Do you know the sign of healthy joints? It’s when you don’t notice they’re there. Throughout my life I’d never paid much attention to my knees – until 12 years ago when my left knee started feeling like a needle was sticking into it. Suddenly, whenever I walked anywhere, I was painfully aware of my left knee. I needed arthroscopic surgery to repair a torn meniscus. (I told my surgeon if I’d known I had a meniscus, I would’ve tried not to tear it!)
A similar thing happened years earlier when I sprained my right thumb. Have you ever tried doing simple things, like turning doorknobs or picking up books, when your thumb isn’t working right? Over time it healed, but I realized how easy it is to take sound, healthy joints for granted. If you notice they’re there, something’s wrong.
It’s the same in other areas of life. Take music, for example. In an orchestra, if you keep hearing one instrument more loudly than the rest – unless the conductor has assigned a solo – the musician is overplaying or playing incorrectly. The assembled instruments should blend to make cohesive, harmonious, ear-pleasing sounds.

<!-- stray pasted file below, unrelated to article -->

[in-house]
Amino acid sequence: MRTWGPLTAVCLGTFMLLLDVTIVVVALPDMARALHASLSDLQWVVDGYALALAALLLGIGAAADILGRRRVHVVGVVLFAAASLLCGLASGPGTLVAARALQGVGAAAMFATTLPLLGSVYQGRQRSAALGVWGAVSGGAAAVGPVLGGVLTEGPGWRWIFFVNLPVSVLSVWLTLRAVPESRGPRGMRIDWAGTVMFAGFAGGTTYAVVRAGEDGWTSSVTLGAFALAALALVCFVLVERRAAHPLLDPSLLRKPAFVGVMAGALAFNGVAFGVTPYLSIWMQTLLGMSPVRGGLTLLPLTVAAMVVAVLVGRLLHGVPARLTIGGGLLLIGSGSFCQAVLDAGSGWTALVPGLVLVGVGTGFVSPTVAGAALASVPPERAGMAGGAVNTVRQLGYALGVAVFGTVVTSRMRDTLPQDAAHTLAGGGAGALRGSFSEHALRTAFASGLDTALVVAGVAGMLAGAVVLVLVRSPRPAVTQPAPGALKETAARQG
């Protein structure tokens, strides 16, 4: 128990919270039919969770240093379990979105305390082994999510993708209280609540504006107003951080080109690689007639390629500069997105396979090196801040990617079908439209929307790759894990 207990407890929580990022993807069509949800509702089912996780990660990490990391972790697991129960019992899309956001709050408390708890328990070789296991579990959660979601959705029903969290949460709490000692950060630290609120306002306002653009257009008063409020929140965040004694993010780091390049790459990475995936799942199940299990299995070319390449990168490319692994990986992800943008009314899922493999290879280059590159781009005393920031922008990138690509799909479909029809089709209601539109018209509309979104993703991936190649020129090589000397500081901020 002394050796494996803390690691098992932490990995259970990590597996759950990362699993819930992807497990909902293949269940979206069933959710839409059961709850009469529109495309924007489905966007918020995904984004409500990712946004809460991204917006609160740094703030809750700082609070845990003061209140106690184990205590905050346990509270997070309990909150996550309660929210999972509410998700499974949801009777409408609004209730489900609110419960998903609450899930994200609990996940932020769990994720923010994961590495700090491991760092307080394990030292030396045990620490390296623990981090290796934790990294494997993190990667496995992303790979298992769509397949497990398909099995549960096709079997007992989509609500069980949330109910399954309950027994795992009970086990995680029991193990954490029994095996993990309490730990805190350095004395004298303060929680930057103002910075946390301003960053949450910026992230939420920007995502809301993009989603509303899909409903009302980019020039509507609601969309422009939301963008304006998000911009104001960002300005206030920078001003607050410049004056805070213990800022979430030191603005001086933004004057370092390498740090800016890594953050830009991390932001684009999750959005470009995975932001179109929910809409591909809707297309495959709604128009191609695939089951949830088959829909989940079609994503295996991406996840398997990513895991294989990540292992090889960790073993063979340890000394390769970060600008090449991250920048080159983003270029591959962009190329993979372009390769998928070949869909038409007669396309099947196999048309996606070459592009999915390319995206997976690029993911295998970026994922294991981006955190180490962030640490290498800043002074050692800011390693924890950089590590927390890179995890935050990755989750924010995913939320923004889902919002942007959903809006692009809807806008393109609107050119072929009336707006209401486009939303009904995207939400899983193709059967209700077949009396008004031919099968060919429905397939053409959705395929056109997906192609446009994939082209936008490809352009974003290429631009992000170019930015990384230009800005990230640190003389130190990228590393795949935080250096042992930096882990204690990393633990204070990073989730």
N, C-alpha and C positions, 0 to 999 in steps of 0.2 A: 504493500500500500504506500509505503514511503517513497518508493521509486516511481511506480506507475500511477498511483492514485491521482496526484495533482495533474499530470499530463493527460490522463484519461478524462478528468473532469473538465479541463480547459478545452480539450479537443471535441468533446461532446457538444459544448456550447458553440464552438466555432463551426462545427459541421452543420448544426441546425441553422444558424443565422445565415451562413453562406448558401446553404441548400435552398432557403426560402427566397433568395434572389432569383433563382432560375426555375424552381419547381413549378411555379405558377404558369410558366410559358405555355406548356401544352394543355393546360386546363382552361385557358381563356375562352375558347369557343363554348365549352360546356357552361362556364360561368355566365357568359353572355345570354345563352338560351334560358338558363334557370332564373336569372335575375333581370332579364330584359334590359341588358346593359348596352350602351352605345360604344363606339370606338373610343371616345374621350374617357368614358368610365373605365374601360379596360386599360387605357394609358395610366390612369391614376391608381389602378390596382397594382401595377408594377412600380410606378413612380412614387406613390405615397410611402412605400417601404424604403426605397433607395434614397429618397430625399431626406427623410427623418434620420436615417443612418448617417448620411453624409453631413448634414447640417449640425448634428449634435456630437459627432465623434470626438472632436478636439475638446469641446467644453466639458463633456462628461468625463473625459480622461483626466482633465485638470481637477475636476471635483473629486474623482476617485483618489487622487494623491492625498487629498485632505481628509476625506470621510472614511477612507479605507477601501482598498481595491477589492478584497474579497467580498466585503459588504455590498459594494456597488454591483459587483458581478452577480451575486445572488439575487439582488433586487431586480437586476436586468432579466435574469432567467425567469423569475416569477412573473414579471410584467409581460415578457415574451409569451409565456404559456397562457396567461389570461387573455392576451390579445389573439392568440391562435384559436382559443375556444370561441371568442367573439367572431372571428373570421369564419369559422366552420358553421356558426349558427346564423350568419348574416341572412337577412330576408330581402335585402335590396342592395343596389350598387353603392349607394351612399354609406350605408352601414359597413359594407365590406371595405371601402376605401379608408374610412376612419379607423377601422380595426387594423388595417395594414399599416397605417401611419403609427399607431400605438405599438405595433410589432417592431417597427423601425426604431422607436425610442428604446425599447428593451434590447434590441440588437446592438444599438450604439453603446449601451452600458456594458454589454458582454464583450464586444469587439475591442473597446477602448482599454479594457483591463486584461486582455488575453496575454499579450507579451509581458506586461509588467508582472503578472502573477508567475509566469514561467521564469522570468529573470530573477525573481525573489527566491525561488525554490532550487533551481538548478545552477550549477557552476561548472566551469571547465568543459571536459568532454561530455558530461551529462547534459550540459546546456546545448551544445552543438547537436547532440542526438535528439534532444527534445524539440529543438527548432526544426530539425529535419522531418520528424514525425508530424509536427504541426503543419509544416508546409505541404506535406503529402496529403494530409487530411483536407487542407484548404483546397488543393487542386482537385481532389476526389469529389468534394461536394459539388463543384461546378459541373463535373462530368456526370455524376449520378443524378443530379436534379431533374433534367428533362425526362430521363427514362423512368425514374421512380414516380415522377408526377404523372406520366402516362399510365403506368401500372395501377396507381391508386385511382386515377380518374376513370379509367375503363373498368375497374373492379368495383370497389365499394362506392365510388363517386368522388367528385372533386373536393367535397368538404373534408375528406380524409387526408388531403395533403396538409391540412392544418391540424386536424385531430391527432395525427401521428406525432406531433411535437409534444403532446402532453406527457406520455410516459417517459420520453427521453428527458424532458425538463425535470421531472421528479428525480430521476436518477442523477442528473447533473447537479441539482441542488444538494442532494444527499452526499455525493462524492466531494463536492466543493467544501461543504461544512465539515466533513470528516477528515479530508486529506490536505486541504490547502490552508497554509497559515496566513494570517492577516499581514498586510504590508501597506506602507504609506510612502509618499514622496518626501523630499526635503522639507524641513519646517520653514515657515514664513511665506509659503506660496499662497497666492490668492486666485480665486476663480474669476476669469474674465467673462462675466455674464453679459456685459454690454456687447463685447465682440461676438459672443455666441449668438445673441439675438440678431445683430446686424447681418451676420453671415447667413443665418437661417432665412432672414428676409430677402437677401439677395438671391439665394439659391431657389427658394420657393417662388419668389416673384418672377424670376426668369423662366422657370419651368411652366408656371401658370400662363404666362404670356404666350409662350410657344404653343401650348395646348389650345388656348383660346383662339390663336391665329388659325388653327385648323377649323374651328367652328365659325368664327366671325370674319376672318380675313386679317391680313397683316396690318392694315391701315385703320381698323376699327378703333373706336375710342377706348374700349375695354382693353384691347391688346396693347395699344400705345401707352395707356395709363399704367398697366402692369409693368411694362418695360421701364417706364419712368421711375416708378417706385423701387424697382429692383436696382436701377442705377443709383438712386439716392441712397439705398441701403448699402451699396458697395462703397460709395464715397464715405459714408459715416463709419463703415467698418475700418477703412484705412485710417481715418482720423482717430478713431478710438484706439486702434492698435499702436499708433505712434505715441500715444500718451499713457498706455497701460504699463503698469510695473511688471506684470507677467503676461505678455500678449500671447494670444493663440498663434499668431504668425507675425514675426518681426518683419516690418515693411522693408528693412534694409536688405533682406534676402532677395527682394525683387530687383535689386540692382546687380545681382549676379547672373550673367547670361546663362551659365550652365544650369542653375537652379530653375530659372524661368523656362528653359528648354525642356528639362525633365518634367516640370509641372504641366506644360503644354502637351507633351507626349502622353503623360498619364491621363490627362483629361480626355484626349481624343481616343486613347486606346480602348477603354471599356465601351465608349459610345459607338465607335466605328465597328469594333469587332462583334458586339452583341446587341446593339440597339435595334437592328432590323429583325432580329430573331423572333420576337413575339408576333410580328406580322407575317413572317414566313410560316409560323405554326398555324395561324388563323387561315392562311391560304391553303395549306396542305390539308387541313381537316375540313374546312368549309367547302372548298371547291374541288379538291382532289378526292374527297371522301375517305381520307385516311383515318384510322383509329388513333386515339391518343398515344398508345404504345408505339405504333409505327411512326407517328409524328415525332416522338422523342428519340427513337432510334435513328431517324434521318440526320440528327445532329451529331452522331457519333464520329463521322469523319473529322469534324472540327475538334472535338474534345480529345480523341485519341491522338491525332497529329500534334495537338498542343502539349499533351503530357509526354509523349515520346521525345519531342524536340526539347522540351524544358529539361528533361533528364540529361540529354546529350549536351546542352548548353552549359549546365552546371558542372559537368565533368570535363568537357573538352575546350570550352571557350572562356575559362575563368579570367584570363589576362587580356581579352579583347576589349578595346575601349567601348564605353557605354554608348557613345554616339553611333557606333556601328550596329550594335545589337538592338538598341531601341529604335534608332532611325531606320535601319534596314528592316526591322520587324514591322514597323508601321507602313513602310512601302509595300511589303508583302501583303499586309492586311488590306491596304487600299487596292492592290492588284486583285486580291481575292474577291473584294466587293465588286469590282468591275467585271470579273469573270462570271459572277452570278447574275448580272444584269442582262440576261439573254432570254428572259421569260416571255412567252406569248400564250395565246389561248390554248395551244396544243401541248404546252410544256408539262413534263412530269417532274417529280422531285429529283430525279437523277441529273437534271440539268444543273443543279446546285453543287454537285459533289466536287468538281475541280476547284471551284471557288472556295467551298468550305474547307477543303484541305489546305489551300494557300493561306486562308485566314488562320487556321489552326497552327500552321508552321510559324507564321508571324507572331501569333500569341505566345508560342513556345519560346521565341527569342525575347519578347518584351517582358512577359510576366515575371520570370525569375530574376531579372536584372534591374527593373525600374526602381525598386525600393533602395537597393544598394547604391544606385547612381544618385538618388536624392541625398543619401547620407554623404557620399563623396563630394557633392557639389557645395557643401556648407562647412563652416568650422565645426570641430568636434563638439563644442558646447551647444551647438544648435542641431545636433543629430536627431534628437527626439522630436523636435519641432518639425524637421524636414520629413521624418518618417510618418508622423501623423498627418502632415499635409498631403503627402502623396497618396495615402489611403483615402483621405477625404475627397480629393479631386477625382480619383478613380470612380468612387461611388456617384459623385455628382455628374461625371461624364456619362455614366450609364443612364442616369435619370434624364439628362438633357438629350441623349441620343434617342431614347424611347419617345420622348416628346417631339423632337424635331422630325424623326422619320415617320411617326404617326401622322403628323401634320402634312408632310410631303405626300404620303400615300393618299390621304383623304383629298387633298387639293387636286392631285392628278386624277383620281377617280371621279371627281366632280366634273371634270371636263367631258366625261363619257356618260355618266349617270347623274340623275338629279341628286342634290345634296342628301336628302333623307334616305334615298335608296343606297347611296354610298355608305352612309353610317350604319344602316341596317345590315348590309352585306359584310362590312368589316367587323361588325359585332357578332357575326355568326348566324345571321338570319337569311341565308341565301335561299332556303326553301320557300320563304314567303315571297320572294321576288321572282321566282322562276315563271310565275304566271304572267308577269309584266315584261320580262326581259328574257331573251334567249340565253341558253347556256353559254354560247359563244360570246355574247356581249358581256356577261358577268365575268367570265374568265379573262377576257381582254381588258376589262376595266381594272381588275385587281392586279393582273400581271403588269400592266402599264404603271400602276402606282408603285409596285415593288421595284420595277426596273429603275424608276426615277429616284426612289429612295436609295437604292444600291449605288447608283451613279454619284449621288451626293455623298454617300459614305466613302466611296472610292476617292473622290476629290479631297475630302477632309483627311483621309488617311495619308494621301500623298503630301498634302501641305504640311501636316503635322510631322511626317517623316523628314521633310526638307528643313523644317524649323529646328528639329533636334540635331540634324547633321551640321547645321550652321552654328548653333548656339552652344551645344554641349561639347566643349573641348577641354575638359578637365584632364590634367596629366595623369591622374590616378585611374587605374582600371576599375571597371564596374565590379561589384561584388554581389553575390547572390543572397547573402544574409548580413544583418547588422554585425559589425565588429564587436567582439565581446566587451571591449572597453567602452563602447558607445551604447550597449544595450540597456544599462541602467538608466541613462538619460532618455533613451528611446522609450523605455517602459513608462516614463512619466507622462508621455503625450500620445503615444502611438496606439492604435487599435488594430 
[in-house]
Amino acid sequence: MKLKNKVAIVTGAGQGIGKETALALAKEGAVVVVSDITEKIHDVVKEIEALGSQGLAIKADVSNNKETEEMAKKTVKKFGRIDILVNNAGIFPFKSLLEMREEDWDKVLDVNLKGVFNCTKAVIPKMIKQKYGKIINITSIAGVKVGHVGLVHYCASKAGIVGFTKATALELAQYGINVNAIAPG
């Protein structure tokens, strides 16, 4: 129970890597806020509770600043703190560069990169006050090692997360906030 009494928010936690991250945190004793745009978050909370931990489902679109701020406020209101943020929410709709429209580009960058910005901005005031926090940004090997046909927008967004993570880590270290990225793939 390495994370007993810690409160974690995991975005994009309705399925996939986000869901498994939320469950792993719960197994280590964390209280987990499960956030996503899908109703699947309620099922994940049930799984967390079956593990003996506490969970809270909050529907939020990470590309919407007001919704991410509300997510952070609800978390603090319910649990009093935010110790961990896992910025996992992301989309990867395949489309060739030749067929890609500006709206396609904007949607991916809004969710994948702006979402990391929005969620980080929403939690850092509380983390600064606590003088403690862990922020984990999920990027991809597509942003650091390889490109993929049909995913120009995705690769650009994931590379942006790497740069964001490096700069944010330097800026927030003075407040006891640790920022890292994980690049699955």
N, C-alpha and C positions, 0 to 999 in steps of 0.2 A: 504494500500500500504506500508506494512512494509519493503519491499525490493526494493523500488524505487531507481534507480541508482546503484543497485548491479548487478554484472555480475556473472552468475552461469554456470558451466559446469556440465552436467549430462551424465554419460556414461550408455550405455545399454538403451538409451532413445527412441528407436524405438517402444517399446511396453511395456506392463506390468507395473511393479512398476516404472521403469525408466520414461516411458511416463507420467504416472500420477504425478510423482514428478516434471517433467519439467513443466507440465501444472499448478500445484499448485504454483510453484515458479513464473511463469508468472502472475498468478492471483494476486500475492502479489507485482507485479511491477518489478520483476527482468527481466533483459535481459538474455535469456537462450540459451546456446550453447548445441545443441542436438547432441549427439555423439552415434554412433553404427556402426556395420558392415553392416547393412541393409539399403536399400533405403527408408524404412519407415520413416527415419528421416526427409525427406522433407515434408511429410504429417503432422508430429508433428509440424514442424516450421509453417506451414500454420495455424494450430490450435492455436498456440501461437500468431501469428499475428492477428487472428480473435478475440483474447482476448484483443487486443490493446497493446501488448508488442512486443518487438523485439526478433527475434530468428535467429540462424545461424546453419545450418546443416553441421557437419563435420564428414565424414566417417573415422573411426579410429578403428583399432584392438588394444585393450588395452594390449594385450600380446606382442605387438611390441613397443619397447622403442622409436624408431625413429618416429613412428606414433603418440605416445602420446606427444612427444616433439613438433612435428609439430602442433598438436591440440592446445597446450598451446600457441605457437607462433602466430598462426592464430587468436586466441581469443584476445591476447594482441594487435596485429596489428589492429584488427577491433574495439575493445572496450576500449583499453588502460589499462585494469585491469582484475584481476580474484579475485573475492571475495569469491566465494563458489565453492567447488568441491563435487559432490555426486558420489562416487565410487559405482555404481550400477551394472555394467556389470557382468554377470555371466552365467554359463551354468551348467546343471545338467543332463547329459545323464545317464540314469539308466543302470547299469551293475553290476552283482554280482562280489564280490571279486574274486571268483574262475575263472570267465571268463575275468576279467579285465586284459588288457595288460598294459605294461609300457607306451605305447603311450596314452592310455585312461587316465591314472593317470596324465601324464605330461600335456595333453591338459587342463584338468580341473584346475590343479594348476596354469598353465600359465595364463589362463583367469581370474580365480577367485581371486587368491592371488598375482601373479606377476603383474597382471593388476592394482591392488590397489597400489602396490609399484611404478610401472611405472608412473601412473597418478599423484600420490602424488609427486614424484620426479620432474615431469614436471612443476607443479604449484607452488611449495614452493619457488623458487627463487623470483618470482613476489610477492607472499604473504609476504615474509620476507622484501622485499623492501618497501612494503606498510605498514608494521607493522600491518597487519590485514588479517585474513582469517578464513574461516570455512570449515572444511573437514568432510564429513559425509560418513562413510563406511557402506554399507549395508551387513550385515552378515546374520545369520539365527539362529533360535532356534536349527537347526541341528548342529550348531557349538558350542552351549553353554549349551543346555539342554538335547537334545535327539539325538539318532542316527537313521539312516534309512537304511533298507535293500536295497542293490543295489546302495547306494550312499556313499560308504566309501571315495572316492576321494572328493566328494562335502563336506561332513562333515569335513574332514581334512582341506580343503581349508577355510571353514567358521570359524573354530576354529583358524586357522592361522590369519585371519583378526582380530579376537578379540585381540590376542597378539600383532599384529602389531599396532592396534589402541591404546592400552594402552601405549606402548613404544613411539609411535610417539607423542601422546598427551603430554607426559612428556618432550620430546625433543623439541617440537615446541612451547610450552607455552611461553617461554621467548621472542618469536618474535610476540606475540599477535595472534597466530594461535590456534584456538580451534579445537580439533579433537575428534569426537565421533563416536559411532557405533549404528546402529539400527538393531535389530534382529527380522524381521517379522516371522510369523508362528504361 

This might seem a bit sexist, but I’ve always thought something similar about makeup on women: If you notice it, there’s too much of it. It should enhance, not call attention to itself. (Having a wife and three grown daughters, I think I have license to say this.)
The reason for these observations is because so many of us feel unimportant, convinced we’re not adding value to the world around us. We’re not doing anything to call attention to ourselves, so we must not have much to contribute, right?
We see this a lot in sports. The quarterback gets the headlines, but no one notices the center that snaps him the ball – unless the ball is mishandled. We celebrate the homerun hitter and the pitcher that throws a no-hitter, but pretty much ignore the catcher calling the pitches.
But the fact is, we’re all important. Even if we don’t get our names on the marquee, or have our names called out at awards ceremonies, that doesn’t mean what we’re giving to the cause doesn’t have value.
Consider a blockbuster motion picture. We talk about the starring actors, maybe the director. But hundreds of other people are involved in making the film possible, ranging from costume designers and equipment handlers to actors in small roles and assistant producers.
Years ago I was a magazine editor and did much of the writing and editing for our small publication. But we also had an assistant editor, graphic designer, illustrator, administrative assistant and others involved in the total process. Each time a new edition came out, I was reminded: “The whole is greater than the sum of the parts.”
That’s why the Bible affirms the value of each member of the body of Christ. “The body is a unit.... If the whole body were an eye, where would the sense of hearing be? If the whole body were an ear, where would the sense of smell be? But in fact God has arranged the parts in the body, every one of them, just as he wanted them to be.... As it is, there are many parts, but one body" (1 Corinthians 12:12-20).